Singer and song writer Chris Leamy carries his guitar around the streets of New York City to perform, but what makes him different from the hundreds of musicians roaming the streets of the Big Apple is that he performs next to homeless people hoping they could get more cash. The 28-year-old musician decided to use his music to help others with his campaign using the hashtag #HePlaysForMe. Leamy started this campaign last year and has raised around $6,000, with over $4,000 going to Bowery Mission charity, which aims to transform lives by providing some needs of homeless people such as meals, emergency shelter, and medical care, while the rest of the money goes to the homeless individuals he played music for.
Leamy told TODAY , “It started last year when I was coming home on the subway late one night carrying my guitar and a homeless woman holding a cup said, ‘This would be much easier if I had one of those,’ and pointed to my guitar case.”
That moment gave the musician the idea and he then started going around the streets of New York having small chats with homeless people and asking them if he could play for them. Whatever money they made during the performance is kept by the homeless individual.
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I wanted to see if it would be possible to change the life of ONE homeless man using #heplaysforme. The goal of this #30daychallenge fundraiser is to get Miguel back on his feet. We calculated it would take $500 to turn his life around. Any money I raise playing on the street, I'll personally match with a donation to the fundraiser (link in bio). The first $500 goes to help Miguel (I am going to work with him every step of the way). Anything over that goes to the Bowery Mission! Excited to get started. @bowerymission
Leamy, who recently had a distribution deal with Sony to release his first music video, still gives back with the goal of helping the homeless. The musician is making a difference through his campaign, but what is more inspiring is how #HePlaysForMe went beyond by changing a lot of stigmas about homeless people. Through the stories shared by the musician through his Instagram about the homeless people he have met, it has opened the reality that most homeless people are not a bunch of drunk or lazy people but actual human beings who are struggling in life because of difficult circumstances. The campaign encourages us to stop judging people and make a difference in the lives of others in our own simple ways.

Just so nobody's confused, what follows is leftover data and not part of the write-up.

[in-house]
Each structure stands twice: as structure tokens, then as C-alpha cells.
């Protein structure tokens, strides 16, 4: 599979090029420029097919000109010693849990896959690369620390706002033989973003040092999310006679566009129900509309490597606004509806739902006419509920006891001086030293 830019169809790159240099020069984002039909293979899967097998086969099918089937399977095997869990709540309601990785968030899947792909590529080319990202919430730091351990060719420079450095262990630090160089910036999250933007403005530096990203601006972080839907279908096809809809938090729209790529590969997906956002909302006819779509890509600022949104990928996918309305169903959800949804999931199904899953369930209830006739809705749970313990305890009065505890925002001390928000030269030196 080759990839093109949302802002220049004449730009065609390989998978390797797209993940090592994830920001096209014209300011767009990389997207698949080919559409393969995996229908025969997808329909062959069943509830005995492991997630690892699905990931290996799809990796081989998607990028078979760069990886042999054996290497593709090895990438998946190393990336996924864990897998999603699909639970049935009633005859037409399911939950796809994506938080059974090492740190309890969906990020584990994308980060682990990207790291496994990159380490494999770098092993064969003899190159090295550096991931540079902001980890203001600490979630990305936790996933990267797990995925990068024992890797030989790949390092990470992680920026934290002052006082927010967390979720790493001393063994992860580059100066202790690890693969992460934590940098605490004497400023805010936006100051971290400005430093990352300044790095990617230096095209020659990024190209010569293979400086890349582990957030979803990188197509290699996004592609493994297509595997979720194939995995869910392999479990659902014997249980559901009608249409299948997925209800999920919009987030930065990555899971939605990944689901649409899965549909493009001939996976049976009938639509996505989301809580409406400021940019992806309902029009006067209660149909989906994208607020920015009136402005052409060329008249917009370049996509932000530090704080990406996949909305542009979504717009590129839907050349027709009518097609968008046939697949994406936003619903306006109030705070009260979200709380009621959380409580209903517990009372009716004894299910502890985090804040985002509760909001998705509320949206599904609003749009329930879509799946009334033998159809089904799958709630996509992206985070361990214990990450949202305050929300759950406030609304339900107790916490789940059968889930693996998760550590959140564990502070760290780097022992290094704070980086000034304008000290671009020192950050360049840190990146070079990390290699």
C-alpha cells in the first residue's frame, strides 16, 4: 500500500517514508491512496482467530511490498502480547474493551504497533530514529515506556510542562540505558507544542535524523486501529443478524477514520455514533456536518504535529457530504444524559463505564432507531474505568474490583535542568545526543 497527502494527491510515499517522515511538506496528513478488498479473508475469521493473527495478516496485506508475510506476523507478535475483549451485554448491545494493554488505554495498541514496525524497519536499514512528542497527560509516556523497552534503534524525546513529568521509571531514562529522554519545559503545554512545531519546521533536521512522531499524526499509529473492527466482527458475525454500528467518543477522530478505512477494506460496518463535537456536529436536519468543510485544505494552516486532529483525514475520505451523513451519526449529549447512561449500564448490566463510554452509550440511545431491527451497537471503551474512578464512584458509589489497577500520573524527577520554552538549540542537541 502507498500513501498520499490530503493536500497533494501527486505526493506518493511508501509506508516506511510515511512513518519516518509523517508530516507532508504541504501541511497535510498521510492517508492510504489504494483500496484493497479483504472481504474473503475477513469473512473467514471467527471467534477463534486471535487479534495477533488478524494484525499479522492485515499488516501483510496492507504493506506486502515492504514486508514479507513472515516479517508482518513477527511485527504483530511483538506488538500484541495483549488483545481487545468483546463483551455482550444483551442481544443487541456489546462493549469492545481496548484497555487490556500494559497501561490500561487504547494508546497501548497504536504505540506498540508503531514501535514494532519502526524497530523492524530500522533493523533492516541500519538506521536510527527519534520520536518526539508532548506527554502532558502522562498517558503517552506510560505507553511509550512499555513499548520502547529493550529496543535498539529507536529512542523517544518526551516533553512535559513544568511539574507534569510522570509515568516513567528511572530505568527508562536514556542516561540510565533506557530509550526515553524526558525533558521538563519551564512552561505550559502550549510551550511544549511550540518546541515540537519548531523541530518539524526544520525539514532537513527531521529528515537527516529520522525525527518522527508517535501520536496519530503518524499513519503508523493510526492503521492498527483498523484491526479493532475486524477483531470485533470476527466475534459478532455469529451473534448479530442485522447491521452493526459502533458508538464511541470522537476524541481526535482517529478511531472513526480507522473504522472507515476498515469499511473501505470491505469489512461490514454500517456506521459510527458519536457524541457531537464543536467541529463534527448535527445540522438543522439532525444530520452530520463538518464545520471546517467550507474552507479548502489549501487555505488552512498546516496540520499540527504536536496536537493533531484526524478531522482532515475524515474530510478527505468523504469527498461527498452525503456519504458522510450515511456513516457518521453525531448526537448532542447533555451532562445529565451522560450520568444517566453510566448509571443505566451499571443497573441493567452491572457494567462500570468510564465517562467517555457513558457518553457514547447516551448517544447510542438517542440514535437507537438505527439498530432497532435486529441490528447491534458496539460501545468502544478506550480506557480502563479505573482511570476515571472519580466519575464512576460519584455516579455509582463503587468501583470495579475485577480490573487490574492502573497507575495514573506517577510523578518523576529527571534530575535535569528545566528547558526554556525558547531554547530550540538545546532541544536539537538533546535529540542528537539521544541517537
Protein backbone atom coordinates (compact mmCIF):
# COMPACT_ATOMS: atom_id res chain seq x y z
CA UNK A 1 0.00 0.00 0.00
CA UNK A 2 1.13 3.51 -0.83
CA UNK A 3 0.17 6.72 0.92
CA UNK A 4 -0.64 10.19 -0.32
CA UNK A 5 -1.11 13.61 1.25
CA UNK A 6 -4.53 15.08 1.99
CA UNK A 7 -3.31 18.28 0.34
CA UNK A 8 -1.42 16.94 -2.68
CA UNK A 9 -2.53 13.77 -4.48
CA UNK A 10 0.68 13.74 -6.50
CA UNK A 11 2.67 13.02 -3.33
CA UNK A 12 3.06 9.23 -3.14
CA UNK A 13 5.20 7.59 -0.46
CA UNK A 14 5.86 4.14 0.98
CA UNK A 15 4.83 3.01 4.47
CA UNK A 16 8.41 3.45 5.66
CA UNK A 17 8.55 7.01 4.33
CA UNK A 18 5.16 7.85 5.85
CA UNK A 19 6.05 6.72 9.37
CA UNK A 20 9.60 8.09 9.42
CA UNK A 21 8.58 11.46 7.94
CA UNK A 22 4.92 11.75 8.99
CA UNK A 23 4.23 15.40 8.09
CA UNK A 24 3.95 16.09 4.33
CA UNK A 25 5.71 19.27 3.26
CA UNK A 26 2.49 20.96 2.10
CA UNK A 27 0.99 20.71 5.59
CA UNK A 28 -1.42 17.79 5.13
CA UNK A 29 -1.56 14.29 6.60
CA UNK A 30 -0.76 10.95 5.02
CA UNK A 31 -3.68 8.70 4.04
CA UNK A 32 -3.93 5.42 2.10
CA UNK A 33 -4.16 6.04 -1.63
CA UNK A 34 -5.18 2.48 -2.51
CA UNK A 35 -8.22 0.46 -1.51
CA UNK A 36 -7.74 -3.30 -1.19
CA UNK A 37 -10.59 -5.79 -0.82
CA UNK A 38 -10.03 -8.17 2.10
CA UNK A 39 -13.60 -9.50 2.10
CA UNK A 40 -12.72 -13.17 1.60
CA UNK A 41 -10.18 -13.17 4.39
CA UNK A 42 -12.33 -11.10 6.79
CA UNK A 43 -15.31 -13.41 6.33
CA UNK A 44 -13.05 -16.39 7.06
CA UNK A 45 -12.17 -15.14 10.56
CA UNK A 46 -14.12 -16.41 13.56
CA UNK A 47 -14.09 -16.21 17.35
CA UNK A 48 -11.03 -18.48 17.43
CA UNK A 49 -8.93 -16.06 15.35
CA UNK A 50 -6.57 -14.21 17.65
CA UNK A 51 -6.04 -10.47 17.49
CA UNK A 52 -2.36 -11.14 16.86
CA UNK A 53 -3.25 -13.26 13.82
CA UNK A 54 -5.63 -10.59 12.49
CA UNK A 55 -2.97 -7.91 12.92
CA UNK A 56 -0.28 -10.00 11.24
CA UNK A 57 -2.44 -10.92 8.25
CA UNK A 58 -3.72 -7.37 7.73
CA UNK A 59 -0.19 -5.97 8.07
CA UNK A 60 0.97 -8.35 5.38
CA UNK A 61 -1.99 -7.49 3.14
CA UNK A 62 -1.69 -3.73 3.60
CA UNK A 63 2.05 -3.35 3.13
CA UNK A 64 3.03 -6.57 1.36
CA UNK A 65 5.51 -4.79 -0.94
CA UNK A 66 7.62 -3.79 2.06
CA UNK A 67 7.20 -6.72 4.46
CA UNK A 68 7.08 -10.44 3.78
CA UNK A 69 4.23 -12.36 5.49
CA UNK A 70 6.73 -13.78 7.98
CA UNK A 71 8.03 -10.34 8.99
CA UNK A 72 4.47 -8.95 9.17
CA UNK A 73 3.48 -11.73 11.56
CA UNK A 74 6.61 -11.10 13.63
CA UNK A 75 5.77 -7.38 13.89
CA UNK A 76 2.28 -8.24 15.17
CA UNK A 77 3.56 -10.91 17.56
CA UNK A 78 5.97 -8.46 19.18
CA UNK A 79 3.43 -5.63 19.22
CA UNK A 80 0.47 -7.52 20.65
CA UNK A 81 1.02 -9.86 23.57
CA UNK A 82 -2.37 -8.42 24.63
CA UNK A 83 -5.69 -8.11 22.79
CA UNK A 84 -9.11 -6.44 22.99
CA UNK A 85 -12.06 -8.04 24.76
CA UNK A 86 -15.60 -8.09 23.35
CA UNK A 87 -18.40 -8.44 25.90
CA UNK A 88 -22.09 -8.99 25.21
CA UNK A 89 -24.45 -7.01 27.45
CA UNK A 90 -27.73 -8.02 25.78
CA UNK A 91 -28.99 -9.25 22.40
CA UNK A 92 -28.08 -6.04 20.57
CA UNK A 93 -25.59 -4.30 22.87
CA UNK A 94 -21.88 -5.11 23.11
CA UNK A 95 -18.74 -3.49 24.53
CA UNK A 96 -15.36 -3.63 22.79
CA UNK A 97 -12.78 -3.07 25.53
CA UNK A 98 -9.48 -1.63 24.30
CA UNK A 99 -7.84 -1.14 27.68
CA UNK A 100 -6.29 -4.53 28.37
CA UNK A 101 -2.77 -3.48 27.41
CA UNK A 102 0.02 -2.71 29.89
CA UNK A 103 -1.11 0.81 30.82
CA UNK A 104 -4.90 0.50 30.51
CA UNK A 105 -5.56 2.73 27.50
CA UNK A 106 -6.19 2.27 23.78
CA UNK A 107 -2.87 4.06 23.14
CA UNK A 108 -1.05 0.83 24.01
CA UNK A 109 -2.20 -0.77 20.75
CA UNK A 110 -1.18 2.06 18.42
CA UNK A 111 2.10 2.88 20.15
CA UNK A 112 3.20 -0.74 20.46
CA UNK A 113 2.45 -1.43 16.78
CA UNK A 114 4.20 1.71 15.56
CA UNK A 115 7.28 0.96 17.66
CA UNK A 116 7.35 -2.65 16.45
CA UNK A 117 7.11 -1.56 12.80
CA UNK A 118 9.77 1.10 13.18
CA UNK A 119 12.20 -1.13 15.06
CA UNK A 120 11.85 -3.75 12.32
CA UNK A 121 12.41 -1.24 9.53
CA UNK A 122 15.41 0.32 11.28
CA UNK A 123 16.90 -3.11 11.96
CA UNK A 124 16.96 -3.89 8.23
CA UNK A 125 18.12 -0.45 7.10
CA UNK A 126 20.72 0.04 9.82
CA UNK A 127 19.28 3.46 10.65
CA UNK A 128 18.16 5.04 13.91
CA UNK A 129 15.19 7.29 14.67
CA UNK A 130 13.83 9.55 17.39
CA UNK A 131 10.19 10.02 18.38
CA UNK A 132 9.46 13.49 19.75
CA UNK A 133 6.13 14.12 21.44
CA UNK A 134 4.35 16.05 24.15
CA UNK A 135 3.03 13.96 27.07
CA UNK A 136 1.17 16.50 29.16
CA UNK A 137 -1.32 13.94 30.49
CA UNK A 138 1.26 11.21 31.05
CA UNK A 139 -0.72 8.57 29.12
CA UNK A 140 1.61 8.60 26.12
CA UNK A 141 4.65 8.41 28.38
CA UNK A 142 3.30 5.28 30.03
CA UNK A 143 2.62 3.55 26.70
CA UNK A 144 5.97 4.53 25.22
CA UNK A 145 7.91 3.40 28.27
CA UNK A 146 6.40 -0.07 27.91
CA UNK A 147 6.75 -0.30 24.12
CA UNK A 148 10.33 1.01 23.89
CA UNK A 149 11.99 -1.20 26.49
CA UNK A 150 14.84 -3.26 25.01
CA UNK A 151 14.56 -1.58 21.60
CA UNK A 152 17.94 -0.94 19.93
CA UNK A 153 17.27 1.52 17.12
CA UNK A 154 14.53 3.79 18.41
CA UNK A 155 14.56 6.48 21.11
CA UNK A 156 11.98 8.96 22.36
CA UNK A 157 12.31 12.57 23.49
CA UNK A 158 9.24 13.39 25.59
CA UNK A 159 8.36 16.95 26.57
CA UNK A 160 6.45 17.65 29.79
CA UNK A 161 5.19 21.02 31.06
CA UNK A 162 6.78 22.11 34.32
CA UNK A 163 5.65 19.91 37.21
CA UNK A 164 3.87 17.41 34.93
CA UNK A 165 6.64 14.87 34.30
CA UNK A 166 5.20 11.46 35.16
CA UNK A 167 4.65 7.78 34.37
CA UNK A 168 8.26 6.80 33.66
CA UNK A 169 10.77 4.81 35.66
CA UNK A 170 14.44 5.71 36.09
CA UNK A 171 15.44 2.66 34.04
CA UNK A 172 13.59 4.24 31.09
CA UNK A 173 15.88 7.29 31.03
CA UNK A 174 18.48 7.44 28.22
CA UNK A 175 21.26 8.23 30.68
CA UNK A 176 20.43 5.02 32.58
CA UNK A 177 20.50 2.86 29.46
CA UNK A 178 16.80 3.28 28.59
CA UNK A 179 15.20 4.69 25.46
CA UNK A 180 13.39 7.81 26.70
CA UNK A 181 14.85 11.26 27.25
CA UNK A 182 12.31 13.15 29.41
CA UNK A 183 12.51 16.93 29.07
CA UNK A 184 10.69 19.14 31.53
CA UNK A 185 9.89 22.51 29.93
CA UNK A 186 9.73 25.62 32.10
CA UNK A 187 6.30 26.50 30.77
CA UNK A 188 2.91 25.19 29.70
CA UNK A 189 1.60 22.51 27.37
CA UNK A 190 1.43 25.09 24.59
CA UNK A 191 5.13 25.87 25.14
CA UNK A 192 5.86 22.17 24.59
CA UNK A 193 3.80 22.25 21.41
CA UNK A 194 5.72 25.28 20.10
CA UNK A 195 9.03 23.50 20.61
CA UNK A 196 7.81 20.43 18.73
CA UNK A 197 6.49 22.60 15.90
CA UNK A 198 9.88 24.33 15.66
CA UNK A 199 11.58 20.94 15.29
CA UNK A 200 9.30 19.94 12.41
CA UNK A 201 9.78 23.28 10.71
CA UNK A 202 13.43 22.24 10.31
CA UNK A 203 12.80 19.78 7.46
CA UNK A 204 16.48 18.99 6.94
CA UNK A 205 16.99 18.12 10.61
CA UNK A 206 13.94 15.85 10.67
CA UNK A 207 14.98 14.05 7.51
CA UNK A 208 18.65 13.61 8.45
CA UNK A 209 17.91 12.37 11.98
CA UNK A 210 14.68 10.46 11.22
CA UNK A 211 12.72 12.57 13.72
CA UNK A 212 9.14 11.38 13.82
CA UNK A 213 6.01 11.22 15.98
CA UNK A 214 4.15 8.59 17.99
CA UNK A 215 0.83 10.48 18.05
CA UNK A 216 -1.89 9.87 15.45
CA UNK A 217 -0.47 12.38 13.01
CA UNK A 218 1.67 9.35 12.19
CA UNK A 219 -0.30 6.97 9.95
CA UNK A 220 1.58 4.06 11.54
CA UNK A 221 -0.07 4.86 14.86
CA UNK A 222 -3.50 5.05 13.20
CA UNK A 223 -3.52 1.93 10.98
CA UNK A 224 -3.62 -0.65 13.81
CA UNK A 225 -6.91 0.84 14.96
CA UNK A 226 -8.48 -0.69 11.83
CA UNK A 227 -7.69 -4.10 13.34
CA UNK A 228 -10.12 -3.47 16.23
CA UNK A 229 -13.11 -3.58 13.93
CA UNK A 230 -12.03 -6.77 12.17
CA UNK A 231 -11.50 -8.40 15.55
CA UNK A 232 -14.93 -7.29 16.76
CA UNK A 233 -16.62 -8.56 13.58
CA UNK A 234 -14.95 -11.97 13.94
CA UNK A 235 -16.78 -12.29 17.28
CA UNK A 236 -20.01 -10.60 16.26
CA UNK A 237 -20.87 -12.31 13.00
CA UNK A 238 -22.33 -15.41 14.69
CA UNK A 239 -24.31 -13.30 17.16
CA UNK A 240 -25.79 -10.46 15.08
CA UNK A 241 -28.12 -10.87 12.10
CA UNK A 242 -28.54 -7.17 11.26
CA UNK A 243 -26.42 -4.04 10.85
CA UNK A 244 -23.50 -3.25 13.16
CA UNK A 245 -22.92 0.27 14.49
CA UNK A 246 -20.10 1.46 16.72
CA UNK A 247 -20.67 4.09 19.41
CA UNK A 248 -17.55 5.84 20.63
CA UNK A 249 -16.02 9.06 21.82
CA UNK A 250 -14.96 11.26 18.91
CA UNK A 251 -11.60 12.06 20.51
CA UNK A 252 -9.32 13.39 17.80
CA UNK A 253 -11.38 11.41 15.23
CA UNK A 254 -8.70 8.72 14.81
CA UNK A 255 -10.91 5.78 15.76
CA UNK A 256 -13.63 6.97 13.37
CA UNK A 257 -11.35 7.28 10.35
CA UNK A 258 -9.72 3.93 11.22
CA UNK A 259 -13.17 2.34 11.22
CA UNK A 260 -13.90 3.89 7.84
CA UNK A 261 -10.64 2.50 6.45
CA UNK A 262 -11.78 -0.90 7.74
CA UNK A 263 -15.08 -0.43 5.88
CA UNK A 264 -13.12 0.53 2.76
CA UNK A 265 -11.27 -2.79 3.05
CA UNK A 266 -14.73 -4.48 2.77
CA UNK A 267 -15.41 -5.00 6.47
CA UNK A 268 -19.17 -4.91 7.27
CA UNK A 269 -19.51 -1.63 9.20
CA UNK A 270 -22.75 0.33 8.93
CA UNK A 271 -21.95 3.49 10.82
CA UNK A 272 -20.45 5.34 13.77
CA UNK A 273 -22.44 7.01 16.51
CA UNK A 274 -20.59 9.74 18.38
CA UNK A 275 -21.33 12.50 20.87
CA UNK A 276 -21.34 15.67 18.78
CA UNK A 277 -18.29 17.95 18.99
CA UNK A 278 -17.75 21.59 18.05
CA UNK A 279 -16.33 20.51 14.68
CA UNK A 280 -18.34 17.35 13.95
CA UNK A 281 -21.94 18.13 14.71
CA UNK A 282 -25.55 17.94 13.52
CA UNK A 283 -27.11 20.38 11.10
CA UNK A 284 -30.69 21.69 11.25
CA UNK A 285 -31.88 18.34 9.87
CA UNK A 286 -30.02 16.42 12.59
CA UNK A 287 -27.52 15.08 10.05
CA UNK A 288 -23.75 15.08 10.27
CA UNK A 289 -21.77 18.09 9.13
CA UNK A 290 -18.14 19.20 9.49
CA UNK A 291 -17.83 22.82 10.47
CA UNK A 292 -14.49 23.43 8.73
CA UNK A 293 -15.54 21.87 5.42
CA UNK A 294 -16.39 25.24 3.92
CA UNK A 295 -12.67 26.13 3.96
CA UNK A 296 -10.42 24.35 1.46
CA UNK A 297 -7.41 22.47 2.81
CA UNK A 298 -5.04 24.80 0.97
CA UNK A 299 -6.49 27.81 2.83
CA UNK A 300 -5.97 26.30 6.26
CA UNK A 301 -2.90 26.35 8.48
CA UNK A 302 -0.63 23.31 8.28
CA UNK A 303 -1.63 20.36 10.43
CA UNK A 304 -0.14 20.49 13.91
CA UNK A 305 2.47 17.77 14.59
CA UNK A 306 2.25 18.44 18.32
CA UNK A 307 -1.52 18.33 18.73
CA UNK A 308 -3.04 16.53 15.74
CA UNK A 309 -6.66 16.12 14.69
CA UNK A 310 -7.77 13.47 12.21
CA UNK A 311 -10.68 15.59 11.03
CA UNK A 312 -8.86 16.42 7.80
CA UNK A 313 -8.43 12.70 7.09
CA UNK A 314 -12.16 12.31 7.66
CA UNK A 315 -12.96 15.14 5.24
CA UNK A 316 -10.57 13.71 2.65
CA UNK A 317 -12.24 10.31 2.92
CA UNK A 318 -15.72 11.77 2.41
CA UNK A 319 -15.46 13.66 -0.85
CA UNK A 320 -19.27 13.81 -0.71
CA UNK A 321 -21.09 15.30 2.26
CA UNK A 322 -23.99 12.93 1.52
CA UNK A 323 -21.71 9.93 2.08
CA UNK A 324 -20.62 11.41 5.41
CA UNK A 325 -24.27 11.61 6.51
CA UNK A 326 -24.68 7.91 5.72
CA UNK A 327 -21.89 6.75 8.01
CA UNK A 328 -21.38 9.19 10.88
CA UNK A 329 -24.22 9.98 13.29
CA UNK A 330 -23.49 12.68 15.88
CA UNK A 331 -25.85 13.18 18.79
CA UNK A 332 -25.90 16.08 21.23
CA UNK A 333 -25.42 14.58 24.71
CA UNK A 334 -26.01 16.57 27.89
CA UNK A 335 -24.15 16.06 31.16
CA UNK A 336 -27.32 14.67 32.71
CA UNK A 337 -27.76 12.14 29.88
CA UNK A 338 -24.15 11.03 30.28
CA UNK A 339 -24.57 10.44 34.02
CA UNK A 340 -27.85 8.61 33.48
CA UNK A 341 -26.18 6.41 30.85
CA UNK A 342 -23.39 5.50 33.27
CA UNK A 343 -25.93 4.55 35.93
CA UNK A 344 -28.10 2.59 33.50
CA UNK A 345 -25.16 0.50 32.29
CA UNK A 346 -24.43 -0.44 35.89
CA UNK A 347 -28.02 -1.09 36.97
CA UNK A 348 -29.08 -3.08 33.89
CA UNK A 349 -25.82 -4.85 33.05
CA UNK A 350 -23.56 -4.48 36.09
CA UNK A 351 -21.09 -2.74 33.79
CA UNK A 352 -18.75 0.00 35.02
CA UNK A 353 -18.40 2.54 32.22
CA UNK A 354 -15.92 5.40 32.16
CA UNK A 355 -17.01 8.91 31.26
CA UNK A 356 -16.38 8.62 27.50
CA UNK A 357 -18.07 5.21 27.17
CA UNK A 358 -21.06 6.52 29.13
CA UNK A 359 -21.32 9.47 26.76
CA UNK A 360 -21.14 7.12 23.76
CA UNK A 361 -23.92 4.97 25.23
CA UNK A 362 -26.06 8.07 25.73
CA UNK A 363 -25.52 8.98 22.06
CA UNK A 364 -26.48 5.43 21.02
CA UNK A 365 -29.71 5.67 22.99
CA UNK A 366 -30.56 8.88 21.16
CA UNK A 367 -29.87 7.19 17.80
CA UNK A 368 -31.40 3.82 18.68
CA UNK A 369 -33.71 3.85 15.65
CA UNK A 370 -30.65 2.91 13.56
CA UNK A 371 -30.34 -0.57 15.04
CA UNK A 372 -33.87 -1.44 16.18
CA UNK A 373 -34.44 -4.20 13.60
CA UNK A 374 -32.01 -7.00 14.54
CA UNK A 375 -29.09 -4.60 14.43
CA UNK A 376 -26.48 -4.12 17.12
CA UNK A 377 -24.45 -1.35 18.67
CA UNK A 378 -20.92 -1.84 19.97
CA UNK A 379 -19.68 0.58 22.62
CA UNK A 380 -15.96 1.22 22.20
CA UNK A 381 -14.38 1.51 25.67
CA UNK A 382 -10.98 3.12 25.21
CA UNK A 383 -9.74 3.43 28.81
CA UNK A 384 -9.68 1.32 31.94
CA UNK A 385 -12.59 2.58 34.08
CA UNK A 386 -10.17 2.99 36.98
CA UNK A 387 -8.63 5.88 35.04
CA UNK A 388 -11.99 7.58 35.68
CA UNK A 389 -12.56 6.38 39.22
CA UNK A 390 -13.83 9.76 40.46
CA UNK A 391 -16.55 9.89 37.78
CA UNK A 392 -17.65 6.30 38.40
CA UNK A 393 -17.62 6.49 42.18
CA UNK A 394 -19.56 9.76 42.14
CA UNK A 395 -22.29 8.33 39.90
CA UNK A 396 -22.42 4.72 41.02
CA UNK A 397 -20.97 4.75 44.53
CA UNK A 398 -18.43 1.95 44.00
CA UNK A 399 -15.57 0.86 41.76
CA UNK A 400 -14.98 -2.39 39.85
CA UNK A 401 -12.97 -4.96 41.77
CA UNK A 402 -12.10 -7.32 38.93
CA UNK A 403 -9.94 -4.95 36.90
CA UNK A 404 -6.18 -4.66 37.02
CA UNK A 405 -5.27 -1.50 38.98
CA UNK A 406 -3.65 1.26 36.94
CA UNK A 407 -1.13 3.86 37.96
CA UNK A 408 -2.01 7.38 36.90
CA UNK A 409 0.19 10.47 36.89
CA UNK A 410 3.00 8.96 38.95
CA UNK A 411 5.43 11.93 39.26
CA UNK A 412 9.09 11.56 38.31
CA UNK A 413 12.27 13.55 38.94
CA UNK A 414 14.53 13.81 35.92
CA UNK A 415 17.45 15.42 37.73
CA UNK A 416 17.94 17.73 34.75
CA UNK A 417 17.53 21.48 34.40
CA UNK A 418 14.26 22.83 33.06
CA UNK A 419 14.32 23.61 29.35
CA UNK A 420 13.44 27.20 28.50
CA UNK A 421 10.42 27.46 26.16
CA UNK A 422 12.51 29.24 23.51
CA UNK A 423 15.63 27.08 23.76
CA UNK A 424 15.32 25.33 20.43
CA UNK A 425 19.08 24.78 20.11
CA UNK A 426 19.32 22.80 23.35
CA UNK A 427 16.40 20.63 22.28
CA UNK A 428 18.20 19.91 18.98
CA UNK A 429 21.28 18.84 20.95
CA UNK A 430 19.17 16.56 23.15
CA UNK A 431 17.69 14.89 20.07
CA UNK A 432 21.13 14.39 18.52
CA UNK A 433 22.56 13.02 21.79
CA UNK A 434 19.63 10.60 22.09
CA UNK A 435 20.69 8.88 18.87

I asked Joe if he needed a few bucks, he said “Sure do–would love a chat as well, if you have a minute, been a lonely morning. The name’s Joe.” We talked and I gave him some money. He teared up a bit then asked “How’s your toilet?” He’s a plumber and offered to fix it anytime. “Let me know if it gets a little backed up, we don't even need to tell your girl that you messed it up. Or your mom! if you still live with her. No judgement here.” #heplaysforme
Recently, one of the homeless people he was playing for was officially off the streets, and he was more than delighted to share the news on Instagram. And with one off the streets all because of his campaign, Leamy is not stopping and will continue playing for a great cause.
“There is no better reality check than having a chat with someone who keeps all the possessions they own in a small bag. I leave each session incredibly humbled,” he said.
The musician says that the greatest reward he gets from doing the campaign is the gained experience especially through the stories shared with him that continue to inspire him.
Here is one of Chris Leamy’s street performances last year: